Clallam County is one of the Washington state’s more scenic areas.  Throughout the area there is easy access to many of the state’s natural wonders including the Strait of Juan de Fuca, the Olympic National Forest, the Dungeness Spit, and many more.  For the past 6 decades, Olympic Medical Center has played an important role of meeting community health needs by providing medical care to over 70,000 residents.  Physicians and staff at the medical center get the opportunity to work in a large organization with a local community focus.


Clallam County, Washington. Wikipedia, 20 December 2016, https://en.wikipedia.org/wiki/Clallam_County,_Washington. Accessed January 8, 2017.
History. Olympic Medical Center, 2017, http://www.olympicmedical.org/default.aspx?ID=12. Accessed January 8, 2017.
Mission| Vision| Values. Olympic Medical Center, 2017, http://www.olympicmedical.org/default.aspx?ID=111. Accessed January 8, 2017.
Olympic Medical Center. Olympic Medical Center, 2017, http://www.olympicmedical.org. Accessed January 8, 2017.
OMP Clinics in Port Angeles and Sequim. Olympic Medical Center, 2017, http://www.olympicmedical.org/default.aspx?ID=69. Accessed January 8, 2017.

What’s Happening in Washington Healthcare – May 20, 2016 Edition

Nursing Shortage in Washington Will Grow to 7,000 by 2025

The impending shortage of medical practitioners looks to be dire. Washington State will be short 7,000 nurses by 2025 according to a 2014 study by the US Department of Health and Human Services (DHHS). 57,800 Registered Nurses were actively practicing in 2012, with an expected increase to 68,100 in 2025. The DHHS estimates that Washington State will require 75,100 RNs in order to meet the growing demand for aide in the state.

Overlake Hospital Accredited in Metabolic and Bariatric Surgery

The Overlake Medical Center has been recognized by the American College of Surgeons and the American Society for Metabolic and Bariatric Surgery as a Comprehensive Center, meeting high standards for quality in bariatric patient care. Overlake credits their superb staff and leadership surgeons for meeting and exceeding the highest expectations for structure, process, and outcomes.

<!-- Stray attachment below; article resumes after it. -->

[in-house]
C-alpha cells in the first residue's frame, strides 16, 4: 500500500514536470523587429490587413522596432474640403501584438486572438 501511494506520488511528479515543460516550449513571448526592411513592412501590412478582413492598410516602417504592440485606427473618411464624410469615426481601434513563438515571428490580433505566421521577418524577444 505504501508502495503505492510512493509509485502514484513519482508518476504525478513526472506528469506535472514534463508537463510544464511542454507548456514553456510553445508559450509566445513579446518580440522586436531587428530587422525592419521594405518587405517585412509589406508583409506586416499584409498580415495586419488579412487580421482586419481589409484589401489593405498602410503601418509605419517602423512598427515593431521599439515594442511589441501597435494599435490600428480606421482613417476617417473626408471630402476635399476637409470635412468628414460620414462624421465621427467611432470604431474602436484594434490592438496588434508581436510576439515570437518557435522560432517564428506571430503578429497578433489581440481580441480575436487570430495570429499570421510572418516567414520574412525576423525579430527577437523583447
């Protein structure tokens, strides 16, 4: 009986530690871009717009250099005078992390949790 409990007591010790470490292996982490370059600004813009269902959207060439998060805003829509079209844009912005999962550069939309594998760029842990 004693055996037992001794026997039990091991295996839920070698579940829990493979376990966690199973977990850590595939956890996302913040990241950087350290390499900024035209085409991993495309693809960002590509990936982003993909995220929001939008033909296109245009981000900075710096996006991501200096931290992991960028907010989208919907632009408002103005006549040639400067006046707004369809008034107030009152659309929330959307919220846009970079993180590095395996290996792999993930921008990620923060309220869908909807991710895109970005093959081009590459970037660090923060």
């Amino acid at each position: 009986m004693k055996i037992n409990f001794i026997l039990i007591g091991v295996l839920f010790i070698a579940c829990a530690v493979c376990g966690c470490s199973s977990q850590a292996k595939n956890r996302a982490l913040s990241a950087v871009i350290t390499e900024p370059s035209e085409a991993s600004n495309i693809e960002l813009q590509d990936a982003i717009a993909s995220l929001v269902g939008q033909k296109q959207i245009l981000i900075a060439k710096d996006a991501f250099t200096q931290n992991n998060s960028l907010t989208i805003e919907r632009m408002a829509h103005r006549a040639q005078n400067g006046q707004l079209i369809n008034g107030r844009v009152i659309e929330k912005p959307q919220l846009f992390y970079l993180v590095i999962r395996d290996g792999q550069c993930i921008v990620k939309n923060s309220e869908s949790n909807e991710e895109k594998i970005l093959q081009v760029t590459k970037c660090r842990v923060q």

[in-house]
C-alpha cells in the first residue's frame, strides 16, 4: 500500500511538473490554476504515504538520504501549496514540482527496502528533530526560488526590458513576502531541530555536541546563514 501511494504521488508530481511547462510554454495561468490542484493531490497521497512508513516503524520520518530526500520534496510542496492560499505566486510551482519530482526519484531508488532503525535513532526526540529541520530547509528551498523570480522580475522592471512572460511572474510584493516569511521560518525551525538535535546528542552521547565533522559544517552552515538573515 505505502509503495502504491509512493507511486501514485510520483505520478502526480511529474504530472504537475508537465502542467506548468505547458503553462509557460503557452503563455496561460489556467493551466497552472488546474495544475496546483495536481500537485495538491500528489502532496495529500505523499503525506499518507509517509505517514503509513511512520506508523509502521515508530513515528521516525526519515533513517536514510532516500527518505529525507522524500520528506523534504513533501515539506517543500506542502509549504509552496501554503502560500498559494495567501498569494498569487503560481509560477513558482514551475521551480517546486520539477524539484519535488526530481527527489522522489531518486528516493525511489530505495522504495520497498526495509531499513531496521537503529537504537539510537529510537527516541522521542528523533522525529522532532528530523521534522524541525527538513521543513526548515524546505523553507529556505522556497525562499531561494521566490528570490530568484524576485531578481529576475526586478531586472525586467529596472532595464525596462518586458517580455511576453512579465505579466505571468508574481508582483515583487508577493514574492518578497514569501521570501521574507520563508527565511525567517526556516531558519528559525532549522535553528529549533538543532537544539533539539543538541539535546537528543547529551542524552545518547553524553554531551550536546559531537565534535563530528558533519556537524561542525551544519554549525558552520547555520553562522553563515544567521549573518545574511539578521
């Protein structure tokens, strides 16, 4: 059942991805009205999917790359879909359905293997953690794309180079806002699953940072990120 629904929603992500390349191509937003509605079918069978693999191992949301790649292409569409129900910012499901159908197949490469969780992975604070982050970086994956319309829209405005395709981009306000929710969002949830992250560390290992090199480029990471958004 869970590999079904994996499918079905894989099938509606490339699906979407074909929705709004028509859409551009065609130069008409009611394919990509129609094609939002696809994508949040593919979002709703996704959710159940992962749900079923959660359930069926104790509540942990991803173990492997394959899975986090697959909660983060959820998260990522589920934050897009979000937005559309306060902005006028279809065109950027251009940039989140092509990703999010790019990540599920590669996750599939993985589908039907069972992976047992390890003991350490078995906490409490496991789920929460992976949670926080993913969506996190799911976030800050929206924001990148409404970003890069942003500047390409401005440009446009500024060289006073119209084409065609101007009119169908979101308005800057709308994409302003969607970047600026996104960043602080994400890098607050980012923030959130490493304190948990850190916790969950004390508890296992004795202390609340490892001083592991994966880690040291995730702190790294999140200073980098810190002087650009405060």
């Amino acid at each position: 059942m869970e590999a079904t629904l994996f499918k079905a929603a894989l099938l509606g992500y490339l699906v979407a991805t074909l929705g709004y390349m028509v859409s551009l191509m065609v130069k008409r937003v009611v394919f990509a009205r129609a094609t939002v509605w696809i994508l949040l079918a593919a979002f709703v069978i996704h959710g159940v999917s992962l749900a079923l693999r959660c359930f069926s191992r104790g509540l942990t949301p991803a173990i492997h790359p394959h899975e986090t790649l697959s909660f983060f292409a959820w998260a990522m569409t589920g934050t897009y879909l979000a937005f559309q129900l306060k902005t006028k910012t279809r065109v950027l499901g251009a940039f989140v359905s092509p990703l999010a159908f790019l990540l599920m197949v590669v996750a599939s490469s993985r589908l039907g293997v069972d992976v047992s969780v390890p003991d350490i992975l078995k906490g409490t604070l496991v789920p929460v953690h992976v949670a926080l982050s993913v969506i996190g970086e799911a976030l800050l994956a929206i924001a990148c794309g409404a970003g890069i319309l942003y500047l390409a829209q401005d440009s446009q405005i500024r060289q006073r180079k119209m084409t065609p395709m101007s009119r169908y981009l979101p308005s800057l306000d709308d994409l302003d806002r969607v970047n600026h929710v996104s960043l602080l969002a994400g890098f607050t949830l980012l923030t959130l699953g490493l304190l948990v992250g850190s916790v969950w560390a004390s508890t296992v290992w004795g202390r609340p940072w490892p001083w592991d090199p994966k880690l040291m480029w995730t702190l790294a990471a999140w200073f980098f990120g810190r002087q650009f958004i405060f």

Grays Harbor Community Hospital Provides Personal Care throughout the Perinatal Period

Lisa Herrick of GraysHarbor Talk investigates the qualities which make this community hospital such a destination for perinatal mothers. Staff are credited with exceptional leadership and experience among the physician and nursing team, who are integral to the welcoming environment at the Family Birth Center. Private birthing suites and post-partum rooms allow for each patient to have personalized care with highly-qualified practitioners.

Swedish Medical Center Seeks to Expand its Cherry Hill Campus

The Swedish Medical Center’s Cherry Hill Campus currently serves 380,000 neurological and vascular care patients annually. Already operating at 100% capacity, Swedish has predicted that 500,000 patients will seek care at this facility in coming years, and they’ve sought approval from the Seattle City Council to expand the campus to address this need. The project has become a contentious issue for neighborhood activists who argue that the additional 1.4 million square feet expansion will negatively affect traffic, community appeal, and sun exposure. The city council is expected to announce a decision shortly.

The solution to ‘Dental Deserts’ is not complicated.

Dental health is a critical component of medical health. That debate is over. Community Health Centers (CHCs) have understood this sooner than others and intentionally offer dental services alongside the traditional medical services.

Our federal Critical Access Hospital (CAH) program’s sole purpose is to ensure our rural communities have access to medical care. [CAHs are reimbursed by Medicare, on a reasonable cost basis, for applicable patients and services.] Why doesn’t the CAH program include dental health? It’s a stroke-of-the-pen solution to our Dental Deserts!

In 2013 the Minnesota Legislature changed their Critical Access Dental Payment Program (CADPP) to include criteria to designate two additional eligible dental practice types. In 2011 the Kansas Legislature passed a law allowing rural hospitals to employ dentists and provide dental services to their population, and launched a financial impact study of serving their Dental Deserts. State-by-state solutions shouldn’t be needed.

One might hope the ACA will fix this since, after all, it’s really only an insurance/reimbursement problem, right? The ACA solution could provide ~8.7 million more children with some dental benefits, but the adult population would need to be on Medicaid to receive any dental benefits.

Even if the ACA won’t mandate dental care, the CAH program could still encourage ($) CAHs to offer dental health services similar to the CHCs. I don’t see an argument against providing dental health services at critical access hospitals. Isn’t preventative medicine fundamental in the Patient Centered Medical Home?

Good News About Obamacare (for real!)

On this Christmas Eve and I wanted to find something to be thankful for about the ACA. Community health centers (CHC), and critical access hospitals (CAH), are the backbone of our country’s incredible healthcare system. In 2011 the Bush administration expanded this safety net to 1,250 CHCs serving 20 million people. Obamacare’s ACA is further expanding the CHC program to serve 40 million in 2016. I am thankful for this very good thing.

Are you thankful for anything specific in the ACA?